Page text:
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Ontarians know it simply as The Beer Store.

But the quasi-monopoly beer distributor's official name, Brewers Retail Inc., betrays a lot about its true vocation.

This is a company structured to get beer produced by the three multinationals that own it into the hands of consumers as cheaply and efficiently as possible.

The Beer Store's 447 outlets are about as far as you can get from the world of beer ads – good times with friends, snow-capped mountains and hockey.

It's hard to imagine a less inviting retail experience. Patrons are greeted by noisy conveyor belts, bottle crushers and cases of beer stacked on pallets in dank warehouses. Behind the counter, a lone, harried clerk typically runs the cash and collects empties.

Most of the stores – 330 – have even less. Customers line up at a counter and make their selection from a row of dusty empties on a shelf.

Going to The Beer Store is like a sad walk down memory lane to the heyday of defunct catalogue chain Consumers Distributing, where Canadians would stand patiently in line to buy toasters and hockey sticks kept unseen behind a wall.

Not that efficient distribution is necessarily a bad thing. Wal-Mart does it better than any retailer in the world. Consumers willing to shop the Wal-Mart way get a share of the spoils in the form of low prices.

But The Beer Store is inherently different. It has a monopoly on the distribution of all beer in quantities larger than a six-pack under a deal struck in 2000 between the big breweries and the provincially owned LCBO.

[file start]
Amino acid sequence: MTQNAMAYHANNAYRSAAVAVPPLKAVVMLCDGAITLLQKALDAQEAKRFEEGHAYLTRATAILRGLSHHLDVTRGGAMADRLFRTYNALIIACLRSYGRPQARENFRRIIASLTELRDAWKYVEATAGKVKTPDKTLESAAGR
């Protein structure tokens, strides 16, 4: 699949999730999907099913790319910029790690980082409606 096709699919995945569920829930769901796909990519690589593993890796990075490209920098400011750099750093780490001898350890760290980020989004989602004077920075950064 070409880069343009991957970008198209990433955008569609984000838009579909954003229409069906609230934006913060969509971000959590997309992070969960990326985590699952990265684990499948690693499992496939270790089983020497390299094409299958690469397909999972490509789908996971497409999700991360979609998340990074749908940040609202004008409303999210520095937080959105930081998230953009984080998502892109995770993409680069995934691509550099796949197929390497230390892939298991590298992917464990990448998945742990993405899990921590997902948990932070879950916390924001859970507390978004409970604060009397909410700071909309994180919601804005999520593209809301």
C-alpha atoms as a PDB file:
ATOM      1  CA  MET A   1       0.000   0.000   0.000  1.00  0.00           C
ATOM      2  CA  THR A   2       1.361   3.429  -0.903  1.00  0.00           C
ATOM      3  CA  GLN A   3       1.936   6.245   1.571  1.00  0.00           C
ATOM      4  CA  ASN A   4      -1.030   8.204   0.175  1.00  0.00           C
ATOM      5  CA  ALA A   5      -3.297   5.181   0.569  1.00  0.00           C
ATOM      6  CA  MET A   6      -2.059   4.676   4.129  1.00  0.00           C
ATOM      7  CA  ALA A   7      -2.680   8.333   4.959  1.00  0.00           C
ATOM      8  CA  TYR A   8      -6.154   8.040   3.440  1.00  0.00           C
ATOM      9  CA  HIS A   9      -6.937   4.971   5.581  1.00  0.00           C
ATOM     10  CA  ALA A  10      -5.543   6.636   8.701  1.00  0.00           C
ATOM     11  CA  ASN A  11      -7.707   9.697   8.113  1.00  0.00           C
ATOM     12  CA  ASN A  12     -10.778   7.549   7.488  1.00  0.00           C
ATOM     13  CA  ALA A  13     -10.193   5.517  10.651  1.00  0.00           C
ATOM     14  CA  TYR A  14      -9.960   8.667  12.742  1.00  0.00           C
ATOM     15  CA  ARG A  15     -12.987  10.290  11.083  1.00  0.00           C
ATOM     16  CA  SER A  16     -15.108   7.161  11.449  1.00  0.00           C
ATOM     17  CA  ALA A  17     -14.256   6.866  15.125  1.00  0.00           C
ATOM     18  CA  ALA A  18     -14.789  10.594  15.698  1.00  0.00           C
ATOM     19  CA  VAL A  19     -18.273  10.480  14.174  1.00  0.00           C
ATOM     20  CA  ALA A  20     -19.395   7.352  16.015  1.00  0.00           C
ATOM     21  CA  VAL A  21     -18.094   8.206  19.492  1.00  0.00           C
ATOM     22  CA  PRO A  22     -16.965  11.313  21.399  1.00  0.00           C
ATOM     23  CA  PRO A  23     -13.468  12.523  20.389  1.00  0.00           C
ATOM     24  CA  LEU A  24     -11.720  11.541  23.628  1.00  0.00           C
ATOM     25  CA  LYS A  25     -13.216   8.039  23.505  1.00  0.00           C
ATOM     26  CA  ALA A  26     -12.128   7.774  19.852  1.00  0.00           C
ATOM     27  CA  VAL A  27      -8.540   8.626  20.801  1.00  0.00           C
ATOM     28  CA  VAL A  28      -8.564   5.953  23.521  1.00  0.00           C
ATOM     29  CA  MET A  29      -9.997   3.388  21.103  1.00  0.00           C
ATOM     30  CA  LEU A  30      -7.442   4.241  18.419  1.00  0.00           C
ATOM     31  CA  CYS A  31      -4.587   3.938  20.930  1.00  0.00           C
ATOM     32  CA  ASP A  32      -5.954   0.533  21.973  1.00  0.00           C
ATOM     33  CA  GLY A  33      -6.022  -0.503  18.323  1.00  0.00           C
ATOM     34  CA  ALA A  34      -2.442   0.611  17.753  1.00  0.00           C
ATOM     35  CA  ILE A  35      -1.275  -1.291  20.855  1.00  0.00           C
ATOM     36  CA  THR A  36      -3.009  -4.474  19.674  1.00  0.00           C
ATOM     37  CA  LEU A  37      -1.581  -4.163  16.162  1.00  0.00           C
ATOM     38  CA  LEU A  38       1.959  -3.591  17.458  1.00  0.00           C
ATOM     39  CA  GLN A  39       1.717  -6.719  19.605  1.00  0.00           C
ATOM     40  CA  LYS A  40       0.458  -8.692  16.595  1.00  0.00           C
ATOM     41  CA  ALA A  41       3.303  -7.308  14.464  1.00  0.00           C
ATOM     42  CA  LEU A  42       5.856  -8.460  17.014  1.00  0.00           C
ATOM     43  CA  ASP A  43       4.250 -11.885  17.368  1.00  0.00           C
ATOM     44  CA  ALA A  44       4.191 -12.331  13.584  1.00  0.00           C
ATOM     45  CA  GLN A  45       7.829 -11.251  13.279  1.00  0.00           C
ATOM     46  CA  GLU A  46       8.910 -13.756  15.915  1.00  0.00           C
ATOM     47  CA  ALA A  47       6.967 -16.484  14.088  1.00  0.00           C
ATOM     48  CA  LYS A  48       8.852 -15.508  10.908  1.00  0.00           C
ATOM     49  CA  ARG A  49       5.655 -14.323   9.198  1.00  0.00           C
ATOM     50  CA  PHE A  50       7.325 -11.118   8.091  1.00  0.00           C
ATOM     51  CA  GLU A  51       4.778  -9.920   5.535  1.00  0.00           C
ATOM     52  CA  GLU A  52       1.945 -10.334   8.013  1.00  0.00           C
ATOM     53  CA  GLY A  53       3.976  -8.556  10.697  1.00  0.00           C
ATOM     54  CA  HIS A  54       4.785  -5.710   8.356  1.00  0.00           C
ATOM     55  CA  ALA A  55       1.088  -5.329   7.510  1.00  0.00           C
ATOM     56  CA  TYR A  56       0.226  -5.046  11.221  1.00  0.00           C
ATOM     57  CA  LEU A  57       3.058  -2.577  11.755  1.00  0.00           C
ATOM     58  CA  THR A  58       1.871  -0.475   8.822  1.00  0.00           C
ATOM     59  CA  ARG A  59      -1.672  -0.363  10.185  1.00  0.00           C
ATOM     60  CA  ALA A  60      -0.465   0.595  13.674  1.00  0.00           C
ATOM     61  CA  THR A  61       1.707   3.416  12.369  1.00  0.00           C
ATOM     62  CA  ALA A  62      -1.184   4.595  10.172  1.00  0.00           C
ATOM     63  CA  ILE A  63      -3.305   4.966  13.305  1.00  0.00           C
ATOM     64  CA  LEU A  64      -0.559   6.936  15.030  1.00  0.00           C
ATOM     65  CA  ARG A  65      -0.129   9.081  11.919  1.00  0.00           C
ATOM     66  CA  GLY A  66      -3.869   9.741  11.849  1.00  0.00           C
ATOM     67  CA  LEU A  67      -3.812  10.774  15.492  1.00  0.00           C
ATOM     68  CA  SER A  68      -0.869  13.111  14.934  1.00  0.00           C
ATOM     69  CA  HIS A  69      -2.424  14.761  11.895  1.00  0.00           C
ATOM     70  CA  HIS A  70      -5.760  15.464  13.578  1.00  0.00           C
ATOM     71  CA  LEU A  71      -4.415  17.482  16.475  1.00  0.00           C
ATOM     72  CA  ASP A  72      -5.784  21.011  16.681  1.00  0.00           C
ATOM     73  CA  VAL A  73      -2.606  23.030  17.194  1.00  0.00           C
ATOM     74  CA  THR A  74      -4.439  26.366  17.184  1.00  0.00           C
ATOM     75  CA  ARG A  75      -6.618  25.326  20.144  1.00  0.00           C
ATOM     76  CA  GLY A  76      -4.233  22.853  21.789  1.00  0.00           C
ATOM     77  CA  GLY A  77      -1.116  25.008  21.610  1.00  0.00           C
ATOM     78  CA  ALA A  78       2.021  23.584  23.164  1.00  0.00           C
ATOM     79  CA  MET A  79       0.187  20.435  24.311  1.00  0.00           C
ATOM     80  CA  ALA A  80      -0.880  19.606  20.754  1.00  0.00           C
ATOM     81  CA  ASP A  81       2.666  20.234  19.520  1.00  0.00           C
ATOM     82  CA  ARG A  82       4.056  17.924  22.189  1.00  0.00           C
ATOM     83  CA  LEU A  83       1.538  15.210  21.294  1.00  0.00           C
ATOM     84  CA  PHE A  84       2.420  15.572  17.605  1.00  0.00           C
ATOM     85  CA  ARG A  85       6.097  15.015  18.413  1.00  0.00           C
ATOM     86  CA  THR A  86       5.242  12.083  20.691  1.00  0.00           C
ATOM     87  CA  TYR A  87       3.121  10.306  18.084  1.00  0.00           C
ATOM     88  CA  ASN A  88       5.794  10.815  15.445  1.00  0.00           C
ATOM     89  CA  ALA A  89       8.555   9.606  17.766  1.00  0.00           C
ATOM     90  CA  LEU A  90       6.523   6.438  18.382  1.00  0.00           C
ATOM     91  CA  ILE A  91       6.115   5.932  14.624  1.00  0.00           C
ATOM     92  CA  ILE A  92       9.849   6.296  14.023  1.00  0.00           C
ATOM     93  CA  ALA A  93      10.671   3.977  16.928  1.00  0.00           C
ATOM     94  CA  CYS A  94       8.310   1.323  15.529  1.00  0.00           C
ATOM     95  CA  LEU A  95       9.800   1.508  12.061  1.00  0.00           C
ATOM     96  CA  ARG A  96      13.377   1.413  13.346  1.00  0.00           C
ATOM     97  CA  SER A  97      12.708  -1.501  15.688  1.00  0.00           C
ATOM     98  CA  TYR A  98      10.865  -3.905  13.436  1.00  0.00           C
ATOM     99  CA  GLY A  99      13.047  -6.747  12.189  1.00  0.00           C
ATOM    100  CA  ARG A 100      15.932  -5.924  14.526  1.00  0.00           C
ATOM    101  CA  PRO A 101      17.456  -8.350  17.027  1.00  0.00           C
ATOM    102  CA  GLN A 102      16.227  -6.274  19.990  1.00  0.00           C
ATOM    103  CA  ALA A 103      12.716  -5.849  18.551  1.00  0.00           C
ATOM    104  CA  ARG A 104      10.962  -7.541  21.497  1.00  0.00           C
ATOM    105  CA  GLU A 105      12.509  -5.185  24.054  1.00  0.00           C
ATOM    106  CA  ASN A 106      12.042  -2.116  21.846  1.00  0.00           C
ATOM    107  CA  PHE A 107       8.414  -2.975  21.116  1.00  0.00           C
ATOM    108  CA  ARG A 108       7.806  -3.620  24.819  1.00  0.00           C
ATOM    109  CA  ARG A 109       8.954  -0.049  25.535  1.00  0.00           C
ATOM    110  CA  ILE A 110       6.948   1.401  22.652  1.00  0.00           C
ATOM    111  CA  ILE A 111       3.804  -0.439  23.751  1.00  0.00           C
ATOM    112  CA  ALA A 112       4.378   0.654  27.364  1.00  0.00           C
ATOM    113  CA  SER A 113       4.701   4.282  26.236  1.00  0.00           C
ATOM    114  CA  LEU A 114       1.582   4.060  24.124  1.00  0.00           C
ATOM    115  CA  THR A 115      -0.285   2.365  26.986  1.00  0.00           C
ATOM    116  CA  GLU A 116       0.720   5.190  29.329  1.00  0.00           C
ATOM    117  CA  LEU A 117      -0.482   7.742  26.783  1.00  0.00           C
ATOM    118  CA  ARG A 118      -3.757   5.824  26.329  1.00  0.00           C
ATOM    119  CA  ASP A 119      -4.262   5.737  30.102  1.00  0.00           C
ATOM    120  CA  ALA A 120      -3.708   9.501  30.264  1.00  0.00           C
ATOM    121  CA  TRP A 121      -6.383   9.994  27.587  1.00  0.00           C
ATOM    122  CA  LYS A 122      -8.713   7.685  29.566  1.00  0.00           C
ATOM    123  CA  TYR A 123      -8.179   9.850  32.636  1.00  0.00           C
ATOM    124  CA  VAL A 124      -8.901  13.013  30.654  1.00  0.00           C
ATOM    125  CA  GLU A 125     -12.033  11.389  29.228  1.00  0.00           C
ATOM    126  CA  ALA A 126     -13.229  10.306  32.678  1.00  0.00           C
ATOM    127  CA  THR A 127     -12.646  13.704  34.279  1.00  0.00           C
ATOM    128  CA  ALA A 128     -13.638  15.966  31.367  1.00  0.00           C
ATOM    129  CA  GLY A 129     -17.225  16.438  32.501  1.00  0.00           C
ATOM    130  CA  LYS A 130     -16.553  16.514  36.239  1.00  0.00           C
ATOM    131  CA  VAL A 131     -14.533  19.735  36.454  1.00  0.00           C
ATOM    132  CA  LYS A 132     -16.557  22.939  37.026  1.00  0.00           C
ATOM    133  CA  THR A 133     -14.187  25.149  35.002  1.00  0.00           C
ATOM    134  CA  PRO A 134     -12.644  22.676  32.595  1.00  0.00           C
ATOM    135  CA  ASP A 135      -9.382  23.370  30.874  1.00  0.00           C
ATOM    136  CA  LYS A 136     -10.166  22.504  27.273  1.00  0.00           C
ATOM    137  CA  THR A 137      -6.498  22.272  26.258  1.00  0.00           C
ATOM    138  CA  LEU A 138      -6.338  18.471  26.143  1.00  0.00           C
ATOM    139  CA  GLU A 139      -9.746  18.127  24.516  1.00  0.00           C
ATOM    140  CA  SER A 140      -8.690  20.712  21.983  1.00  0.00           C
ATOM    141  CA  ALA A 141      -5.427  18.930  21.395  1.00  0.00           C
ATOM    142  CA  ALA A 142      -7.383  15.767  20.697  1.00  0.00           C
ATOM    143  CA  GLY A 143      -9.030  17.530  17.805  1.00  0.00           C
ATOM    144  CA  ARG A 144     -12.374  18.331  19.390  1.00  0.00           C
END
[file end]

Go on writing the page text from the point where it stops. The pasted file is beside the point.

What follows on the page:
And it is run primarily for the benefit of its foreign owners – Anheuser-Busch InBev SA, Molson Coors Brewing Co. and Sapporo Breweries Ltd., which owns Sleemans. Eighty per cent of the province's roughly $3-billion a year in beer sales are at The Beer Store, and most of that is from the brands of the three majors.

The modus operandi is simple: Break even at the lowest-possible cost of operation. Brewers Retail posted small net losses in 2011 and 2012, the most recent years for which data are publicly available.

Brewers Retail's utilitarian factory-like operation is calculated. The company has little incentive to make the beer-buying experience any more than tolerable. Retail customers have only one alternative, the LCBO, where beer is significantly more expensive.

The company's owners similarly have no reason to create stores that would promote the products of rival beer makers, including the burgeoning craft beer industry.

Quite the opposite. True, any beer maker can get its product into The Beer Store, but the listing fees are steep, arbitrary and do not necessarily reflect the true cost of distribution. Craft beer makers are barred from owning their own stores, although they can sell directly from their breweries and through bars and restaurants.

Ontario's Advisory Council on Government Assets, a government-appointed expert panel headed by former banker Ed Clark, concluded in its recent report that The Beer Store structure steers "unfair value" and "material advantages" to its owners at the expense of taxpayers and consumers.

That's because the benefits of the low-cost distribution regime flow mainly to Anheuser-Busch, Molson Coors and Sapporo. The system is completely integrated and entirely within their control. They can operate all the main levers to boost their own market shares without the hassle of delivering to thousands of far-flung grocery and convenience stores, as they would in a deregulated market.

Why consumers and governments of all parties continue tolerate a system that is at odds with their own interests is, to say the least, puzzling.

Countless retailers have come and gone in the nearly 90 years since Brewers Retail was born, leaving a trail of failed retail formats. Consumers Distributing went bust in 1996. Target Corp. lasted less than two years in Canada.

Now, Ontario has a chance to reimagine the way beer is sold in the province.

Just because it has been done the Beer Store way for so long does not make it right.